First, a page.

It can be easy to fall into the trap of thinking that because something it is natural it is safe, but it is very important to do research and proceed with caution when choosing to use any essential oil on or around your pet. You also need to keep in mind that not all animals can be treated the same. Products and treatments that are fine for dogs and horses could cause serious problems for cats, rabbits, guinea pigs, hamsters and birds.
It is not always easy to tell when an essential oil is harming your pet. Sometimes the symptoms develop straight away but sometimes it can take years to see the effects.
So what should you avoid:
Pennyroyal is often used in natural flea treatments but it is actually incredibly toxic to animals and not too good for humans either.
‘Hot oils’ such as cinnamon, cassia, juniper, oregano, clove, wintergreen, thyme should be avoided and citrus oils should also be avoided around cats.
Essential oils should not be put near the ear canal as the can damage the eardrum and nerves and never around the eyes, nose, mouth and genitals.
Tea tree on scratches and bites may be a gentle oil that is fine for humans, but it can result in a trip to the vets with symptoms of toxicity if used to treat your pet.
Symptoms of toxicity from essential oils can include vomiting, tremors, in-coordination, depression or neurological disorders.
Cats are especially vulnerable. Their livers are not able to break down the chemicals constituents in the essential oils, leaving them to build up in the cat’s system and slowly lead to organ failure. So if you like to diffuse oils around the house, make sure that the room has the door open air flow and that your cat has an exit to leave the room and get away to fresh air.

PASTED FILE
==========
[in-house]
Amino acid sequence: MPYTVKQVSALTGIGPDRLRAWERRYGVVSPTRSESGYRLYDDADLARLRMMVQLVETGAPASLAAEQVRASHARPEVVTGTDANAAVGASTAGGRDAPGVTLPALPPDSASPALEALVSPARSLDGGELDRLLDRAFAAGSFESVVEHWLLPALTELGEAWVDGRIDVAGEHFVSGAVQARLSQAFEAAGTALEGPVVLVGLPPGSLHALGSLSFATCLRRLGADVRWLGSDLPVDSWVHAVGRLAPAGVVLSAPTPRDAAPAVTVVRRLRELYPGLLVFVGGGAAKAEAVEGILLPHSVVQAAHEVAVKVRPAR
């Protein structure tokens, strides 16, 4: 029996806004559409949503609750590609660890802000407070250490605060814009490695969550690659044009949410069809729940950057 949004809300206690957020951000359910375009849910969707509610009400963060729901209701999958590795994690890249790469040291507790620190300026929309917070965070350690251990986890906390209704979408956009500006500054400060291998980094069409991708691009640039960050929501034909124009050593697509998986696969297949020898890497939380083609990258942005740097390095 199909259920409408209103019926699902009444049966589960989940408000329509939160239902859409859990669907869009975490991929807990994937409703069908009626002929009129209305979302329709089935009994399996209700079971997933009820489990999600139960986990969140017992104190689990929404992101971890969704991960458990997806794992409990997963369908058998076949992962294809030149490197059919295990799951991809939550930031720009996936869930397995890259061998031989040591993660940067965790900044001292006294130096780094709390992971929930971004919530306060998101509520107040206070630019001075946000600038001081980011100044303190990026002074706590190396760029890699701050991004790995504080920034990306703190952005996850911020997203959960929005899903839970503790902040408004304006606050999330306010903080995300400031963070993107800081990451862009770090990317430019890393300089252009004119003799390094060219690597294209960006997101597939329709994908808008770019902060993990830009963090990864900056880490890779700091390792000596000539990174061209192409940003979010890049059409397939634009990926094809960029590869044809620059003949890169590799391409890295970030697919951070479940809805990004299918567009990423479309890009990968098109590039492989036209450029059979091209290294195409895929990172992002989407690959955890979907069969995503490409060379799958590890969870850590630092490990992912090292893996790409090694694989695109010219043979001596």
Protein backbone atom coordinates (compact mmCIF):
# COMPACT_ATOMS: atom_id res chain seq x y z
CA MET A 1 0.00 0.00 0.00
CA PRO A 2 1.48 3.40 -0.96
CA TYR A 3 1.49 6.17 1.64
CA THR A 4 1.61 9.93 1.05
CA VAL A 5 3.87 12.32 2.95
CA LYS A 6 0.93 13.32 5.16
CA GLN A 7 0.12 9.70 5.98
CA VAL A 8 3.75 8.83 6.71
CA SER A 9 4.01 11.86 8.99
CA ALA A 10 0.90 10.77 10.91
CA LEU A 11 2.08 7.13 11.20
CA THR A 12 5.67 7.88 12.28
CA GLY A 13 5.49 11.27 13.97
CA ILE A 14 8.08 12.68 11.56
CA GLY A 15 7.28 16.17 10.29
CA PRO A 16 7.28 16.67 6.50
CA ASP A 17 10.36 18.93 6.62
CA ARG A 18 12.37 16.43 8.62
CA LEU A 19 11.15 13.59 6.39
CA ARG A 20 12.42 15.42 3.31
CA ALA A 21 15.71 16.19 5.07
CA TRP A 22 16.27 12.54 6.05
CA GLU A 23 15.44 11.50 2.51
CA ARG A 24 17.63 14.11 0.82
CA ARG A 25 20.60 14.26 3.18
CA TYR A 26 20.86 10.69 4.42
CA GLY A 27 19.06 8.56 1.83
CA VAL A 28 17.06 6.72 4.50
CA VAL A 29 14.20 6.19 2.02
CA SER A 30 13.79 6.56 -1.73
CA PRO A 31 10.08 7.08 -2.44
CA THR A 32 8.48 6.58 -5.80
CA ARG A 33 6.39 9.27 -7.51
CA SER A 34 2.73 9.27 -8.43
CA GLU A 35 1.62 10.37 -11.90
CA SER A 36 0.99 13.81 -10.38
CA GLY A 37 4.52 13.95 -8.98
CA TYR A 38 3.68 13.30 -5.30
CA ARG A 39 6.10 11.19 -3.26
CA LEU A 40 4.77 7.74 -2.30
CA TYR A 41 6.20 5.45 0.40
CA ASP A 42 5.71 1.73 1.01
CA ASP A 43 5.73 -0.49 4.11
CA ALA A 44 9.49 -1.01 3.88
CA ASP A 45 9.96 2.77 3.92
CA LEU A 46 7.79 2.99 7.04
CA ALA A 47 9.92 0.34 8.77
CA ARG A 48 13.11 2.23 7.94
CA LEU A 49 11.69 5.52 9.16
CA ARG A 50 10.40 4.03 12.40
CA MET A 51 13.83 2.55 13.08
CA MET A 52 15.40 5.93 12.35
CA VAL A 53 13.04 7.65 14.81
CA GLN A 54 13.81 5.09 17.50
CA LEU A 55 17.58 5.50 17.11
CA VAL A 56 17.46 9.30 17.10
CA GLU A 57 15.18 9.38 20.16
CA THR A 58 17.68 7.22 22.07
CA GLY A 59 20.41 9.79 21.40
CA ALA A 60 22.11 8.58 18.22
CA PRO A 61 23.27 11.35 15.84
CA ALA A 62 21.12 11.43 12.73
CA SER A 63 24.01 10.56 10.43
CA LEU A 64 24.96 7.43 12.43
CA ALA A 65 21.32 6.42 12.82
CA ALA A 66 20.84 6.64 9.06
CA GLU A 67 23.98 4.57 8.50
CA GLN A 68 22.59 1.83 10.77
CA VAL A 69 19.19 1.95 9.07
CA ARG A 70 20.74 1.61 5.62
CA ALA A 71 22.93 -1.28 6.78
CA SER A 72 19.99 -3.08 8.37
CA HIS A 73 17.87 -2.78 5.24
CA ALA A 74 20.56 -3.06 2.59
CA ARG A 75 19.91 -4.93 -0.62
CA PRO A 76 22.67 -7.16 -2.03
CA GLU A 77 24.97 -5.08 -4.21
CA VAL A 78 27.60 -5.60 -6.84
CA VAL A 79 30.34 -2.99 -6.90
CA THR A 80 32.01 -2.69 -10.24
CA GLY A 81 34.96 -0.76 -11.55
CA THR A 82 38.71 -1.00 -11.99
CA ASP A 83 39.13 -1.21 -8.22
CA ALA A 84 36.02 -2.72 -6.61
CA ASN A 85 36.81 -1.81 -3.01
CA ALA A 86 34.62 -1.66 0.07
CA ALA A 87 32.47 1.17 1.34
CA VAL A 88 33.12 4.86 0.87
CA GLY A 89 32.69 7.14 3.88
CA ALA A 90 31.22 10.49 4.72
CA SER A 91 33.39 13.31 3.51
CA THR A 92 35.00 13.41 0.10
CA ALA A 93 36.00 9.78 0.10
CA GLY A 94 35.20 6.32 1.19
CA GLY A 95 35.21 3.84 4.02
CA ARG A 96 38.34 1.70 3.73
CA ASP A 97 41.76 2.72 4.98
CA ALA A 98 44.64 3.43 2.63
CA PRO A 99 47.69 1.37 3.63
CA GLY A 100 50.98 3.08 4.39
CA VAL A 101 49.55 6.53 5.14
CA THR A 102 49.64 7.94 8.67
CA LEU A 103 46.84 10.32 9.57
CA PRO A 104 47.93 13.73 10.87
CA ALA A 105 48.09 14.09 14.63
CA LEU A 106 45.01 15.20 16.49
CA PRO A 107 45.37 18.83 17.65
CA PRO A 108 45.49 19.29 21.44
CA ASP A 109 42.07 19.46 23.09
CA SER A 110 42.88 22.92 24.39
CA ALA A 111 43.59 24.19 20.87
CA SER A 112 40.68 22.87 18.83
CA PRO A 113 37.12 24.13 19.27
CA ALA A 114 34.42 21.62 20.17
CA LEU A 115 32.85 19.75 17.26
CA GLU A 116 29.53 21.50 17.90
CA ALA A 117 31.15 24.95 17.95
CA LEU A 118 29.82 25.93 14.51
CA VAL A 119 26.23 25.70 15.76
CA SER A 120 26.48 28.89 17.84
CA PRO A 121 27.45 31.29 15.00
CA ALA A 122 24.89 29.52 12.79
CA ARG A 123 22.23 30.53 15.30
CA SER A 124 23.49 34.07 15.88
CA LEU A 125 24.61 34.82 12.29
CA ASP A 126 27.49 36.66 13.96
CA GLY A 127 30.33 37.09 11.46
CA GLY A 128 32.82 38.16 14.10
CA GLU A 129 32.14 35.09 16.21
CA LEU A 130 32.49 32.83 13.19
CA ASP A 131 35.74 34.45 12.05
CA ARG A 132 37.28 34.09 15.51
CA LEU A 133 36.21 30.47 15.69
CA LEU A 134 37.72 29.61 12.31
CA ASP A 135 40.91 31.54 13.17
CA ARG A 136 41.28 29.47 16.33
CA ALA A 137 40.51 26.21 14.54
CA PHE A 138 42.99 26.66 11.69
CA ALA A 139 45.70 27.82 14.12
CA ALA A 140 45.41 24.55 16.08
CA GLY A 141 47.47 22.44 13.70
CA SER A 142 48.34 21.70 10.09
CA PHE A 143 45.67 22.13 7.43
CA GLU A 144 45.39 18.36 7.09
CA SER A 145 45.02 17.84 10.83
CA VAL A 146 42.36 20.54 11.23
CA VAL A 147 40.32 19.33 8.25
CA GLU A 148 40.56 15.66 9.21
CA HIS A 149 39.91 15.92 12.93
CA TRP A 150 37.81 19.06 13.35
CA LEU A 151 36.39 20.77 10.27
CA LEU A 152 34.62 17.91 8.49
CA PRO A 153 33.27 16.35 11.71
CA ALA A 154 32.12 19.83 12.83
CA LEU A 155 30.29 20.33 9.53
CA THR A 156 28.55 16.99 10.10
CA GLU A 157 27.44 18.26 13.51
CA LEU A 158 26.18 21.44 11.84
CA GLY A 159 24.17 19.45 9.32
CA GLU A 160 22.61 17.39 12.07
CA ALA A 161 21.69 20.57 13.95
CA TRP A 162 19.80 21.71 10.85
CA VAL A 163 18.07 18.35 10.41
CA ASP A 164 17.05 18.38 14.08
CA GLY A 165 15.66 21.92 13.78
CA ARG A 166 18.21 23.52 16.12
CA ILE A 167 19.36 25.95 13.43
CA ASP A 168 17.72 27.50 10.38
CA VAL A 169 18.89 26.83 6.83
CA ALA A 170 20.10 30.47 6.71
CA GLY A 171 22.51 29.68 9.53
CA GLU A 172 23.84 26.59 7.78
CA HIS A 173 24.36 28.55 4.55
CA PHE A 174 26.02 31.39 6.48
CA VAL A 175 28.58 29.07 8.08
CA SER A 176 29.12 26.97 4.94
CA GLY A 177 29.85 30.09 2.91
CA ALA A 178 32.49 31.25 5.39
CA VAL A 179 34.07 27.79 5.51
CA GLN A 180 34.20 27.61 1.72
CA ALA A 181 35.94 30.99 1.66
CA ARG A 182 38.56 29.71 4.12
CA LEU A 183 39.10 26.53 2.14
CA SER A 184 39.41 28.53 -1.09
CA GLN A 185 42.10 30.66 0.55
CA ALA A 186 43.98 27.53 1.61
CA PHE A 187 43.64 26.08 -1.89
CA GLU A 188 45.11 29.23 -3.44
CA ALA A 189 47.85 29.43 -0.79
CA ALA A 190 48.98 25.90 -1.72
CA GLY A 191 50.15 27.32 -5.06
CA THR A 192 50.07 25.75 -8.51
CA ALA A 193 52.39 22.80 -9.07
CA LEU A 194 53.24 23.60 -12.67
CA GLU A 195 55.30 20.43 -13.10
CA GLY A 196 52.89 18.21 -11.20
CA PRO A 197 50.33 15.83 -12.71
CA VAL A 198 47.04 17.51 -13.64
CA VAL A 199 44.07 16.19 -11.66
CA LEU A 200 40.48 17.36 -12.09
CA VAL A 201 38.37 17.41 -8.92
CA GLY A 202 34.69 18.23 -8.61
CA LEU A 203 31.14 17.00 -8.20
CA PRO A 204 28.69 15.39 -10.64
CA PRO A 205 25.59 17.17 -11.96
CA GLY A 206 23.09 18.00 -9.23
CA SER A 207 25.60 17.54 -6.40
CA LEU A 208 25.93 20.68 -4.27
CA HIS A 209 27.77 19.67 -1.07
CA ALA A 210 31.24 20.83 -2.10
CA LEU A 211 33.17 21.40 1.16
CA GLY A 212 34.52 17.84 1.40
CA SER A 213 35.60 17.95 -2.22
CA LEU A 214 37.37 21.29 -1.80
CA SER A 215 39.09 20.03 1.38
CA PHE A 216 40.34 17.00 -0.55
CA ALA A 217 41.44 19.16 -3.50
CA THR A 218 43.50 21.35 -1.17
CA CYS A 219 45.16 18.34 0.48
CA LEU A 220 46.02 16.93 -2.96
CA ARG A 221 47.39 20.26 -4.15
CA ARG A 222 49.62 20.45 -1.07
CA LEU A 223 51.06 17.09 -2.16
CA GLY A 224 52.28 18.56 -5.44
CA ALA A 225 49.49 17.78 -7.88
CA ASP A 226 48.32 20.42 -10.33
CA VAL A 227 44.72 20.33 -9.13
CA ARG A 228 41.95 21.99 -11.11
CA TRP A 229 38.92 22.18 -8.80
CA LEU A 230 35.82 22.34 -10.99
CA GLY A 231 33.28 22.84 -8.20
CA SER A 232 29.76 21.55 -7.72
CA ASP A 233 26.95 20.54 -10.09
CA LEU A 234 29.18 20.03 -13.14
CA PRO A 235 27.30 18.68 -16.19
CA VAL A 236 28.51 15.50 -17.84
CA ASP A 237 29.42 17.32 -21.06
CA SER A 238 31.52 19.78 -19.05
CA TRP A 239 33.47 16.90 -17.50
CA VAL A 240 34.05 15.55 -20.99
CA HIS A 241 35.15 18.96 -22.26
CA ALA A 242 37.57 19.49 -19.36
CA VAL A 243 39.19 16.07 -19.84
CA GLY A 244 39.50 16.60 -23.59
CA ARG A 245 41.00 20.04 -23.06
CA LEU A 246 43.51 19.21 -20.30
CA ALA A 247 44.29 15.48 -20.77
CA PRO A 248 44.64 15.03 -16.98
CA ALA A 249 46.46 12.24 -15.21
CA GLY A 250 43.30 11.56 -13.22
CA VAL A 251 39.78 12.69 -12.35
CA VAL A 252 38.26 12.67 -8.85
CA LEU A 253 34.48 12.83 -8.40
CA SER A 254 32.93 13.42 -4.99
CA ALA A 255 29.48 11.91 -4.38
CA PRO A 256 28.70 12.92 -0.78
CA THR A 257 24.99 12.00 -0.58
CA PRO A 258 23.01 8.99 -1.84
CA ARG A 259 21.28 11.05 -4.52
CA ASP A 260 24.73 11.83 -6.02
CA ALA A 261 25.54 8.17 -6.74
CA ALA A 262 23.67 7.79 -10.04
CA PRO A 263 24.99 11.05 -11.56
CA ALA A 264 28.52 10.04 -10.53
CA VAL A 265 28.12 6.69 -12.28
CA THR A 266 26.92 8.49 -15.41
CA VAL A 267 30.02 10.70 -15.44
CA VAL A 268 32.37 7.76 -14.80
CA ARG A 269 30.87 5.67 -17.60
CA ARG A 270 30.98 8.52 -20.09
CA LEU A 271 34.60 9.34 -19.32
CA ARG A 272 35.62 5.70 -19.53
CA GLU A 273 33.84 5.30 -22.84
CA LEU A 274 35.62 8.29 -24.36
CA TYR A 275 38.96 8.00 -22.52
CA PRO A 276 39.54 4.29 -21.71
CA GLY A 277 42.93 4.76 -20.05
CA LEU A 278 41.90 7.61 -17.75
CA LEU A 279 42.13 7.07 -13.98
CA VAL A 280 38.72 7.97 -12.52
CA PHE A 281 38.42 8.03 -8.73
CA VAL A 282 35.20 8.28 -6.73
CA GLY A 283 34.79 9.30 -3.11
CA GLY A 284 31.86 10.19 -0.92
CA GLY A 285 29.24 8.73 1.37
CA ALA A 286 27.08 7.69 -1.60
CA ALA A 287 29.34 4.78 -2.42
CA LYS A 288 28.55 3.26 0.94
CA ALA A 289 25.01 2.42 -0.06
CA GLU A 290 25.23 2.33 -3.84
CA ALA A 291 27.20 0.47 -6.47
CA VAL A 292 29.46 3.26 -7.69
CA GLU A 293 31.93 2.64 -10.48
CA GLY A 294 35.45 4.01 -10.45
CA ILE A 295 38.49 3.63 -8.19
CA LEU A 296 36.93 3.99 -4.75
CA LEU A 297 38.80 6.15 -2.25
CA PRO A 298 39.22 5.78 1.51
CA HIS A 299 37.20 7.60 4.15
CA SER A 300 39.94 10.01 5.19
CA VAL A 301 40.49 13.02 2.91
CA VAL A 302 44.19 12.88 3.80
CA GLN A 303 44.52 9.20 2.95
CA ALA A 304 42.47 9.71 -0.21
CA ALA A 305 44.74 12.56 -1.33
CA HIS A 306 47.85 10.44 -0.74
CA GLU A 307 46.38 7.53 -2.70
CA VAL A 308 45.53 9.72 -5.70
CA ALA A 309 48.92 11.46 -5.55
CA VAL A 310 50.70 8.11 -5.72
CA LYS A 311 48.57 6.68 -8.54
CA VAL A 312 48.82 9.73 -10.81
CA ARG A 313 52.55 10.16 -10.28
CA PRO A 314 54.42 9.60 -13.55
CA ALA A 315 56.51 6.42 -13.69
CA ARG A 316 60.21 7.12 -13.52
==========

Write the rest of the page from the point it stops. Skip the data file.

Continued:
Diffusing essential oils around birds is also a no no. They are extremely sensitive and should never be exposed to any essential oil. It can lead to respiratory failure and other toxicity symptoms.
Dogs and horses are less sensitive and essential oils can be used effectively in a number of ways as long as they are sufficiently diluted. Oils such as Lavender, Eucalyptus, Chamomile or Ginger are generally ok, however, like humans, their health should be considered when choosing oils and the strength of the dilution. For old age or pregnancy for example, you would need to make dilute the oil to a greater extent.
I have only mentioned a few oils here on either the safe or unsafe list so please make sure you look into each oil you choose to use thoroughly before making up a flea blend or remedy.